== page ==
To prevent shell fragments from damaging the Coulter LS200, particles greater than 1 mm in diameter were separated from all samples prior to analysis with a number 18 (1000 µm) U.S. standard sieve, which meets the American Society for Testing and Materials (ASTM) E11 standard specifications for determining particle size with woven-wire test sieves. The samples were washed through the sieve with filtered municipal water and a few milliliters of sodium hexametaphosphate solution to act as a deflocculant. The sediment slurry was sonicated with a wand sonicator for 30–60 seconds before being introduced into the Coulter LS200 to break down aggregated particles. Two subsamples from each sample were processed through the Coulter LS200 with a minimum of three runs apiece. The Coulter LS200 measures the particle-size distribution of each sample by passing sediment suspended in solution between two narrow panes of glass in front of a laser. The particles scatter light into characteristic refraction patterns that are measured by an array of photodetectors as intensity per unit area and recorded as relative volume for 92 size-classification channels, or bins. The size-classification boundaries for each bin were based on the ATSM E11 standard specification for wire cloth and sieves for testing purposes.  

The raw grain-size data were then run through the free software program, GRADISTAT version 8, (Blott and Pye, 2001; kpal.co.uk/gradistat),which calculates the mean, median, sorting, skewness, and kurtosis of each sample geometrically in metric units and logarithmically in phi units (Φ) (Krumbein, 1934) using the Folk and Ward (1957) method. GRADISTAT also calculates the fraction of sediment from each sample by size category (for example, clay, coarse silt, fine sand) based on a modified Wentworth (1922) size scale. A macro function in Microsoft Excel, developed by the USGS SPCMSC, was applied to the data to calculate the average and standard deviation for each sample set (6 runs per sample), and highlight runs that varied from the set average by more than ± 1.5 standard deviations. Excessive deviations from the mean are likely the result of equipment error or extraneous organic material in the sample and are not considered representative of the sample. The highlighted runs were removed from the results, and the sample average was recalculated using the remaining runs. The raw, unaltered, individual run statistics and class size distribution as produced by GRADISTAT version 8 (Blott and Pye, 2001), as well as the averaged run statistics and class size distributions, are included in this report's data downloads.

Shear Stress Calculations

Critical shear stress or critical stress thresholds (τcr) for the surface sediments of Chincoteague Bay were calculated using the grain-size data from the spring and fall sampling trips following the procedure of Soulsby (1997) as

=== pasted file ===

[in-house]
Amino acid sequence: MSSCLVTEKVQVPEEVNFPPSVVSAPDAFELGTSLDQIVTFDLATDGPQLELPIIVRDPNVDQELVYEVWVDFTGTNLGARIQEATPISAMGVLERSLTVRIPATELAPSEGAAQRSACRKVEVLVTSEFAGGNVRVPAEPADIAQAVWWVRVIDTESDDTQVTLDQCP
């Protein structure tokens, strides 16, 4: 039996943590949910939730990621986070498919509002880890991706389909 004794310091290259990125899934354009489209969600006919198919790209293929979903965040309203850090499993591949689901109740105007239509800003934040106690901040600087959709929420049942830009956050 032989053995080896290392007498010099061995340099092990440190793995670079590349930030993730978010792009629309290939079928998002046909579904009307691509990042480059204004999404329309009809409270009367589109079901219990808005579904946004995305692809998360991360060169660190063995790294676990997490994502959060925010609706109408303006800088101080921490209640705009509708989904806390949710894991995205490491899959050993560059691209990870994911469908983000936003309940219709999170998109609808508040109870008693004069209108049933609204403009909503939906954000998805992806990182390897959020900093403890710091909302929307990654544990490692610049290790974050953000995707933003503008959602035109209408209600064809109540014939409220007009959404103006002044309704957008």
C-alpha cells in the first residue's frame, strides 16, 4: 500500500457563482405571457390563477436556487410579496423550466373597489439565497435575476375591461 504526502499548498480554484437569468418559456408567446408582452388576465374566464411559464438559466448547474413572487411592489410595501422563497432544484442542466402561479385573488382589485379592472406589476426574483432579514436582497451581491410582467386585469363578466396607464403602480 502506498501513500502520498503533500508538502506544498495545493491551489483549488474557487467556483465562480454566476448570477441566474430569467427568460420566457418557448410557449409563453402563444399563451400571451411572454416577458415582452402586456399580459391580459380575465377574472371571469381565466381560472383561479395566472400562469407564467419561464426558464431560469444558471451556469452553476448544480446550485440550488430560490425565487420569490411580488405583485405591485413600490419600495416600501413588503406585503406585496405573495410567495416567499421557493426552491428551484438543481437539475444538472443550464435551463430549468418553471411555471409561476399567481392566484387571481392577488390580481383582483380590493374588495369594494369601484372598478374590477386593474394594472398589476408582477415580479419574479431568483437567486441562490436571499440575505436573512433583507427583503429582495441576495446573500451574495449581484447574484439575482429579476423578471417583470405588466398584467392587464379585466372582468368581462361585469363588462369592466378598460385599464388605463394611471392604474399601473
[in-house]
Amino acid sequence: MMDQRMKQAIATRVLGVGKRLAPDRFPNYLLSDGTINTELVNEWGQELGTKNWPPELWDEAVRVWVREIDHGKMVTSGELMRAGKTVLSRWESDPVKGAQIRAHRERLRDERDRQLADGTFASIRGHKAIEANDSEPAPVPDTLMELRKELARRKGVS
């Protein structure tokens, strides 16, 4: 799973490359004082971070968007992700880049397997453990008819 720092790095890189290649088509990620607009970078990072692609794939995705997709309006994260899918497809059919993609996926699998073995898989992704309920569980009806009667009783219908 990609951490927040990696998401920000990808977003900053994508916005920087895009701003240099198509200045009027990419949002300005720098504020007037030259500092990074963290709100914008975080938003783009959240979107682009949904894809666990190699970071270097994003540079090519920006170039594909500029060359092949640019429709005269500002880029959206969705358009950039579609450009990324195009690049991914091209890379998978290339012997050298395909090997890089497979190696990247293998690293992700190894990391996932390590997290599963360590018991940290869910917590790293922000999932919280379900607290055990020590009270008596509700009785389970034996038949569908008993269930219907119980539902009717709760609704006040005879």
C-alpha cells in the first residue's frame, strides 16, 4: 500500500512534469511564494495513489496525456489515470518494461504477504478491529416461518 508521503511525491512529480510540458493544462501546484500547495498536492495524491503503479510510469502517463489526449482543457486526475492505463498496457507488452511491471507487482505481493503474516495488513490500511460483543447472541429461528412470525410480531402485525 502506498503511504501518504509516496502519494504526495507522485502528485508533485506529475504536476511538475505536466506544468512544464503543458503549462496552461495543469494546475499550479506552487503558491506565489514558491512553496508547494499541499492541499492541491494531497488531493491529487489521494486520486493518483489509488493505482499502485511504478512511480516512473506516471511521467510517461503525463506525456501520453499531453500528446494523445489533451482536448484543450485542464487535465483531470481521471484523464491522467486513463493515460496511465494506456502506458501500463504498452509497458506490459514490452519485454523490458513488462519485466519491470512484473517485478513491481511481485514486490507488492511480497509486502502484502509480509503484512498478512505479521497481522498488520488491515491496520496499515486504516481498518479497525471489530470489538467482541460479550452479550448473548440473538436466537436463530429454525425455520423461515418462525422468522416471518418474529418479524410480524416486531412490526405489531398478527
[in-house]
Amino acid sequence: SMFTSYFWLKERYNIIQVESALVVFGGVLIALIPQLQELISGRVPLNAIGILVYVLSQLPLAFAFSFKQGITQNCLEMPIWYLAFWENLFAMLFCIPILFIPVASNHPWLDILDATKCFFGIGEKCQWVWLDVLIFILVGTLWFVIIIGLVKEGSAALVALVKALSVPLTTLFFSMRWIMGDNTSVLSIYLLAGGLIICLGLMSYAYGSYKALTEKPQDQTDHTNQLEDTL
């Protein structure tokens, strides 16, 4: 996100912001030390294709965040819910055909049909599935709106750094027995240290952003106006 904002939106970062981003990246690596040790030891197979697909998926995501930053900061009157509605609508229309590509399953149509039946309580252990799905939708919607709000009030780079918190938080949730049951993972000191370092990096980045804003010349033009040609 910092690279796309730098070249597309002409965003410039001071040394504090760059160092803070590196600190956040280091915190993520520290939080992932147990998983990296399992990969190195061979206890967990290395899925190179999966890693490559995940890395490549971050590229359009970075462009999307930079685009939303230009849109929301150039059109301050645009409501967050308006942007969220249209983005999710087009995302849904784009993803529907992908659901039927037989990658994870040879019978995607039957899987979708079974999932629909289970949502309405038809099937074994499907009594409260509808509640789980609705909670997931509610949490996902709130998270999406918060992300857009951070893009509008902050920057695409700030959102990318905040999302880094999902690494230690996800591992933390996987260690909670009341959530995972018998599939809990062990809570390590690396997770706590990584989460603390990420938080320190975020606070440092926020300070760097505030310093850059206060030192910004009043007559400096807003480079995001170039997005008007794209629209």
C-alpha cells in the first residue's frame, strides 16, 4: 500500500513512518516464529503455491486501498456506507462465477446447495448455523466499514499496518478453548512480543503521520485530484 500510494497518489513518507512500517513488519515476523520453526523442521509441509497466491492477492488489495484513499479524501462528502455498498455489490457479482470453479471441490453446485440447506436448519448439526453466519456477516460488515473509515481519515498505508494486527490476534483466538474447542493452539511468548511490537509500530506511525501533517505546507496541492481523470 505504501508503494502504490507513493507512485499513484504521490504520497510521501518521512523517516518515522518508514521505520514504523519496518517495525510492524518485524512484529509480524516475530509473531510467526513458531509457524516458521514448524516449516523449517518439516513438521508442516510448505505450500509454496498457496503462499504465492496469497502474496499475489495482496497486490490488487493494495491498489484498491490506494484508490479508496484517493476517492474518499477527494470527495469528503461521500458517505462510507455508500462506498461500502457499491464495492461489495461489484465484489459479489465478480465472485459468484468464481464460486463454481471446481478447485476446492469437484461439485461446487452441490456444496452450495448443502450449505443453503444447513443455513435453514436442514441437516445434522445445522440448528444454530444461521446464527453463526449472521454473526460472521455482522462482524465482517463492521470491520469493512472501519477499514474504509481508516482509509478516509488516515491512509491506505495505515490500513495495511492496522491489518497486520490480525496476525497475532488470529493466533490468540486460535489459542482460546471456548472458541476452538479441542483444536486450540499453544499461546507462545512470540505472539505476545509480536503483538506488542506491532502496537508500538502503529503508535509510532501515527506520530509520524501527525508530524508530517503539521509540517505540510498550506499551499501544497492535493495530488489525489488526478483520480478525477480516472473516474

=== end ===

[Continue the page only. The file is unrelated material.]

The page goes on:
?cr = ?cr (?s - ?) d50

where θcr is the critical Shields parameter, ρs is the density of sediment (estimated to be 2,650 kilograms per cubic meter (kg/m3)), ρ is the density of seawater (1,027 kg/m3), and d50 is the median grain-size for an individual sample. This critical stress threshold formula outputs τcr in kilograms per meter squared (kg/m2), which was subsequently converted to Pascals (Pa), equivalent to Newtons per meter squared (N/m2), where 1 kg/m2 = 9.80665 Pa. The critical Shields parameter is calculated from a dimensionless sediment parameter, D*, as

θcr = 0.30/(1+1.2D*) + 0.055 [1 – exp (-0.020D*)]

with D* defined from the kinematic viscosity (v, taken as 1.36 10-6 meters squared per second (m2/s)) and gravity (g, 9.81 meters per second squared (m/s2)) as

D* = d50 [g([(?s )/?]-1)/?^2 ]^(1/3).

This critical stress threshold calculation, which predicts the incipient motion of sediments, is applicable for non-cohesive sediment. Within the USGS Sea Floor Stress and Sediment Mobility Database (Dalyander and others, 2012), cohesive sediments are defined by a clay content exceeding 7.5 percent of the total sediment fraction; however, van Ledden and others (2004) indicate cohesive sediment bed properties may not occur until clay content reaches 10 percent. Based on these metrics of cohesion (i.e., 7.5 and 10 percent clay content), the bulk of the lagoonal sediments collected in Chincoteague Bay are non-cohesive and the equations above based on the Shields parameter are applicable. The computed critical shear stress estimates for each surface sample are included in this report's data downloads.